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TEXT and BLOB columns are implemented differently in NDB; each row in a TEXT column is made up of two separate parts. One of these is of fixed size (256 bytes), and is actually stored in the original table. The other consists of any data in excess of 256 bytes, which is stored in a hidden table. The rows in this second table are always 2000 bytes long. This means that the size of a TEXT column is 256 if size <= 256 (where size represents the size of the row); otherwise, the size is 256 + size + (2000 × (size − 256) % 2000).
As you can see it save 256 Bytes if you have equal or less than 256 bytes.
And if you have more than 256 bytes mysql reserved 200 Bytes blocks till it can store all data
Short answer: 1MB in a MEDIUMTEXT will take at least 20 bytes in-record plus about 65 16KB blocks off-record.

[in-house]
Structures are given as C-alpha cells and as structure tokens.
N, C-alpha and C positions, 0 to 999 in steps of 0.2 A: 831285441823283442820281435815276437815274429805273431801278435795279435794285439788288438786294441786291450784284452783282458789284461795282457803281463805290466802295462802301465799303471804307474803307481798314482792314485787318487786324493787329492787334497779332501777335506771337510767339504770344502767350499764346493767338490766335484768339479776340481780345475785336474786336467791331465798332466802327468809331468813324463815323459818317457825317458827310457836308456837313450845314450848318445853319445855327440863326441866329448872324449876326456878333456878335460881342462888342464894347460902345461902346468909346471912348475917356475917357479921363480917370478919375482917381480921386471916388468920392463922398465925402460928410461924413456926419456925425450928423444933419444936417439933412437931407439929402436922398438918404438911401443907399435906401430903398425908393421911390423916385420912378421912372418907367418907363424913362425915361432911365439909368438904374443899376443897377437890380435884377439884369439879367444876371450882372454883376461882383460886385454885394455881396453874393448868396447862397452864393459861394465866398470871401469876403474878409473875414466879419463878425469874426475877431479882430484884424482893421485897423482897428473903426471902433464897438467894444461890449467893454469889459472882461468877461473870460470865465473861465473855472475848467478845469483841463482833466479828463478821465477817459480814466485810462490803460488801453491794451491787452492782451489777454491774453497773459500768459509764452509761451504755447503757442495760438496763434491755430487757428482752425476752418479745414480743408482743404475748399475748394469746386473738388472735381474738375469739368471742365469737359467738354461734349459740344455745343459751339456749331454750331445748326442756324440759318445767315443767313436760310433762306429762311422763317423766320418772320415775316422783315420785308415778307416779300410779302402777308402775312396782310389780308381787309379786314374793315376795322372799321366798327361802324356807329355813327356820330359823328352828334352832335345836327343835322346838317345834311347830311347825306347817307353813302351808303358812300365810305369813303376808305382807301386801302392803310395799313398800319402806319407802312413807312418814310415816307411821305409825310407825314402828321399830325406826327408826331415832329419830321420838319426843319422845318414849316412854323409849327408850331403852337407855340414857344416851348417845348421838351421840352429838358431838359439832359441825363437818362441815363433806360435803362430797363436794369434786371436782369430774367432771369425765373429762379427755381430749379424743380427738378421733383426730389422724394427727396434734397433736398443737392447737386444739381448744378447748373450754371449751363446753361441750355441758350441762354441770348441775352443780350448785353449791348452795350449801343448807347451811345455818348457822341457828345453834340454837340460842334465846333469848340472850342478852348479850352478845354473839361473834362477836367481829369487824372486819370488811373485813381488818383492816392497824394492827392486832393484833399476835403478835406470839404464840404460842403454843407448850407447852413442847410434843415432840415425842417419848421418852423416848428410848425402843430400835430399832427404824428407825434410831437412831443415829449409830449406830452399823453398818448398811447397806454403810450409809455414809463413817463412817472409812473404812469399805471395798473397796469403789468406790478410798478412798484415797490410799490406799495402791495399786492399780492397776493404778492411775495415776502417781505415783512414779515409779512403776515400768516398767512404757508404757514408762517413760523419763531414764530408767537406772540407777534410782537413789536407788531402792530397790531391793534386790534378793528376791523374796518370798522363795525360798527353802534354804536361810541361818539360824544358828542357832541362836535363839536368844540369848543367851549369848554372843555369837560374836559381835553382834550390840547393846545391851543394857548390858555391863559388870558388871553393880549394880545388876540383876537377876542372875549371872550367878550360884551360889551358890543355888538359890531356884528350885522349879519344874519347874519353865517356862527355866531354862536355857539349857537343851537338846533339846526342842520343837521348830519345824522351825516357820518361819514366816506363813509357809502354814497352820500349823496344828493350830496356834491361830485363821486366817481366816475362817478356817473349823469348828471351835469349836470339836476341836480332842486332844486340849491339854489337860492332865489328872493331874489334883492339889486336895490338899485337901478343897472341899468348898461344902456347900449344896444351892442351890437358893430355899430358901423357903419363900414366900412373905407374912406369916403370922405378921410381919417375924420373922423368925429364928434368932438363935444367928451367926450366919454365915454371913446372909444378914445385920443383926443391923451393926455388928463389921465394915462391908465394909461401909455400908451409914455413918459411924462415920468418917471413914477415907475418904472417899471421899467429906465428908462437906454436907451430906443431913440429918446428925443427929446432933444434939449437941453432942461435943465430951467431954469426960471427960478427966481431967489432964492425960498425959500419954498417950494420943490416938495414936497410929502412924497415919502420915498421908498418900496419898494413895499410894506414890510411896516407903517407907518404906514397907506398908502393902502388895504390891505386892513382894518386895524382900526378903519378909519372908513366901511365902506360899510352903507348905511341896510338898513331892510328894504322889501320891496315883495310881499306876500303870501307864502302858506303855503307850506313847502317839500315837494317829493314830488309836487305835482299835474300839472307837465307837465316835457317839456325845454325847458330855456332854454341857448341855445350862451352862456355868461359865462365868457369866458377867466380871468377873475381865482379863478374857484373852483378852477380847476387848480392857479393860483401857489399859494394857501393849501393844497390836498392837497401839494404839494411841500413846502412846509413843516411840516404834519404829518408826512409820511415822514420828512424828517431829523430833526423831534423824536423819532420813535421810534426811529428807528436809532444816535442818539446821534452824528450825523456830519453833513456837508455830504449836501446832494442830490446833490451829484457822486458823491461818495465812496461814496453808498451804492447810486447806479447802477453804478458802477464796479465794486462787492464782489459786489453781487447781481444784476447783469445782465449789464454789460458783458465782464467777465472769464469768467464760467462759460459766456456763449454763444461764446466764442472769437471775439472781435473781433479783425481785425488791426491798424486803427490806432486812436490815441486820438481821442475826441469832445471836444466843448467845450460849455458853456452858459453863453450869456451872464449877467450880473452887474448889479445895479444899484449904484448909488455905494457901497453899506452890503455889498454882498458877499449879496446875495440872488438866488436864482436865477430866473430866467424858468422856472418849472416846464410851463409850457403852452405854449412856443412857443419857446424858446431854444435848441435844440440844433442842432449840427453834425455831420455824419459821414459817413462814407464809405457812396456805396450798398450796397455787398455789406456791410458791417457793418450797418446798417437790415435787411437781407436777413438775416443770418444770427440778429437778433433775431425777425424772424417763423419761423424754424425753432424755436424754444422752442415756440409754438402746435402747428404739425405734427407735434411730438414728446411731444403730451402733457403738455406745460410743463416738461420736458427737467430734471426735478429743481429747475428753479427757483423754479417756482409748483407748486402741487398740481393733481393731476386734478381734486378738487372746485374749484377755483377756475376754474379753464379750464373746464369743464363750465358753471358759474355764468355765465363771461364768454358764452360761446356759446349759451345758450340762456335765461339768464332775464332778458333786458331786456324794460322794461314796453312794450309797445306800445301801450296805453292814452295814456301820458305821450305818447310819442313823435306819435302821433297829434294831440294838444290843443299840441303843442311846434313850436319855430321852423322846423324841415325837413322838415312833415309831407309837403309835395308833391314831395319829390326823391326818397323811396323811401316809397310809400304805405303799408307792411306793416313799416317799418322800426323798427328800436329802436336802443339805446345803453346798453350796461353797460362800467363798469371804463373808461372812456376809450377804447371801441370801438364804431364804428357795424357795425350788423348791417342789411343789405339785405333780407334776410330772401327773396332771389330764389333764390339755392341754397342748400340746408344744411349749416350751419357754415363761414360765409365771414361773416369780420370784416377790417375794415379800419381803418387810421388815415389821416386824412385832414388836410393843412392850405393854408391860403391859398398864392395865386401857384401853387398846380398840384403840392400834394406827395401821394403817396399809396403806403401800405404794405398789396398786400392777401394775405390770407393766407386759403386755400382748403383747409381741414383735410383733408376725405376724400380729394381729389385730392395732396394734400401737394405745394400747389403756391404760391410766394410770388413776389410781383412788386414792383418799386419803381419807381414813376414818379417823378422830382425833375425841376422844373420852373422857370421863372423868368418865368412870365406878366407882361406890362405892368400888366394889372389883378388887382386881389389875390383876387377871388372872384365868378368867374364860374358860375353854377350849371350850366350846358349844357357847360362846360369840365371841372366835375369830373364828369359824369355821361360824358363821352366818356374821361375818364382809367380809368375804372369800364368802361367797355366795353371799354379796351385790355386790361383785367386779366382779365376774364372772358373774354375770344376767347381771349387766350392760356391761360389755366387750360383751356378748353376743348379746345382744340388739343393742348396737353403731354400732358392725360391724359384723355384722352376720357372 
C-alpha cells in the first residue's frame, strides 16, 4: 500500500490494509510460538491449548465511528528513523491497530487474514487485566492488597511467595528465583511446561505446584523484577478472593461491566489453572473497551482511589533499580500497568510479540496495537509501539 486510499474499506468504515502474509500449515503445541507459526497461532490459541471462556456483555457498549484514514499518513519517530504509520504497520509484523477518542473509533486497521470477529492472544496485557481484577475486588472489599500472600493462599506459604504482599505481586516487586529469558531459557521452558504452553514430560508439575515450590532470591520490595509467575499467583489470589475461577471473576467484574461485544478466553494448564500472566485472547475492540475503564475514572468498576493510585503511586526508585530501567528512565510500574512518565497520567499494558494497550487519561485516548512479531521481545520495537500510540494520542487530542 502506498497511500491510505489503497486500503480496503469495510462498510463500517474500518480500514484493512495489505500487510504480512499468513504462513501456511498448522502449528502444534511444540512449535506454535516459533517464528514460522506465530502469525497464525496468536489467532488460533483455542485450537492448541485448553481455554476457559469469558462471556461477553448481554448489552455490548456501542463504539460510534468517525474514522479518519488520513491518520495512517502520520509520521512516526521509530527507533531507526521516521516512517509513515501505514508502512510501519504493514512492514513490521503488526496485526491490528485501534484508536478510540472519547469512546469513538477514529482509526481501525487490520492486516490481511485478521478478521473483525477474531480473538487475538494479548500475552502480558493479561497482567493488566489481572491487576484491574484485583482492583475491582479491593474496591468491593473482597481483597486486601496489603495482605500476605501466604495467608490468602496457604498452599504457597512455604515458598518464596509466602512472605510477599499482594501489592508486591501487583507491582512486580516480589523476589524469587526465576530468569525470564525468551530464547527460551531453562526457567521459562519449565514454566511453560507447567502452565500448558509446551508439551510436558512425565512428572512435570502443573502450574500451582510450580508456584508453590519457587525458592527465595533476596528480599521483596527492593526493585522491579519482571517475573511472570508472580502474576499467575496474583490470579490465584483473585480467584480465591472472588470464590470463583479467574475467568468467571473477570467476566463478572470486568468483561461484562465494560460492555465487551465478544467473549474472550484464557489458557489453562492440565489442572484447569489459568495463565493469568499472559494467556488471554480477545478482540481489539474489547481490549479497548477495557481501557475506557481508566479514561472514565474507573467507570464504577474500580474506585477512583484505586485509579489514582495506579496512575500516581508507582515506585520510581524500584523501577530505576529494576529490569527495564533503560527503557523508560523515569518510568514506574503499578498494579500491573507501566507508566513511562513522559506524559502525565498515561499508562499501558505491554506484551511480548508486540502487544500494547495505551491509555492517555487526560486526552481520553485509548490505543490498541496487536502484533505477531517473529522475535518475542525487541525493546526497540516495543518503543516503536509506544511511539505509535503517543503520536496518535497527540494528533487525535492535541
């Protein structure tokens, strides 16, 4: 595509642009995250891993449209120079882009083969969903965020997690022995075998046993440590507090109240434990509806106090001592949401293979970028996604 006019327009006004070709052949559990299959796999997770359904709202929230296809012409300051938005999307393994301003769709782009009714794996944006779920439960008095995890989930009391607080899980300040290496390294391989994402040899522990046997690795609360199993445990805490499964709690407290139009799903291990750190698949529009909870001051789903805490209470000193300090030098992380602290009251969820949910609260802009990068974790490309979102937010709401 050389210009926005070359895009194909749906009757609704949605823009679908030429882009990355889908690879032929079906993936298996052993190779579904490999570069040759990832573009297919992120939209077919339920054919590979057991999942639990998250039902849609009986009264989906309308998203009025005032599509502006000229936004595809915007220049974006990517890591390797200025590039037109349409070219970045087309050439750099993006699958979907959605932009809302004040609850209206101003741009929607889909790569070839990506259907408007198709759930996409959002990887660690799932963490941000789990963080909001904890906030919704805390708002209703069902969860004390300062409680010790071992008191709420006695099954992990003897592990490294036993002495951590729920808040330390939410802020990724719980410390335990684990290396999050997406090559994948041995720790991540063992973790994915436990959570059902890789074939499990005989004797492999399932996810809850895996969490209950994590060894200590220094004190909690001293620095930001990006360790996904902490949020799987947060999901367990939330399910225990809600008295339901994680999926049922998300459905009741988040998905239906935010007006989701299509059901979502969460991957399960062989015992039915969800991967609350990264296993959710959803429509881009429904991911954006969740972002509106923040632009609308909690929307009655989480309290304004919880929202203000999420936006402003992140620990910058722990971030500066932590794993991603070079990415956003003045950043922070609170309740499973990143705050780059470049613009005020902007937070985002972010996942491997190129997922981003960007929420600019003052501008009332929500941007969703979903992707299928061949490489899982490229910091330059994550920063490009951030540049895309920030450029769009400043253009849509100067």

TEXT and BLOB columns (of any size) are usually stored "off-record".
If the contents of the column is "small", it may be stored "in-record" with the rest of the columns, like the other datatypes. (It would take a long discussion to spell out the situations; see ROW_FORMAT.)
When it is off-record, 0 to 767 bytes are stored on-record, together with a 20-byte pointer.
The pointer effectively points to the block(s) containing the rest of the text or blob.
MEDIUMTEXT and MEDIUMBLOB need a 3-byte length in addition to up to 16 megabytes (not "characters).
16MB is not reserved; it is variable length. The minimum is a few bytes (null bit, length, etc); the max is more than 16MB (pointer, text/blob, blocking overhead).
The only(?) difference between TEXT and BLOB is whether the bytes adhere to character set rules.
The only(?) differences between VARCHAR/VARBINARY and TEXT/BLOB is the size limitation rules and whether an INDEX can apply to it without "prefixing".
The other question...
And also while reading all columns of multiple rows at once i.e 100 rows, what impact will have on memory and CPU usage for reading such large size storage columns?
100MB will take I/O, memory, and some CPU.
If the cache (buffer_pool) is cold, then a lot of I/O to fetch the data.
If cached already, then no I/O.
Memory: the resultset will be big, but will probably be streamed to the client.
CPU: Not much.
But can your client handle such a large resultset?
It is usually better to do more processing in SQL than to shovel huge amounts of data to the client.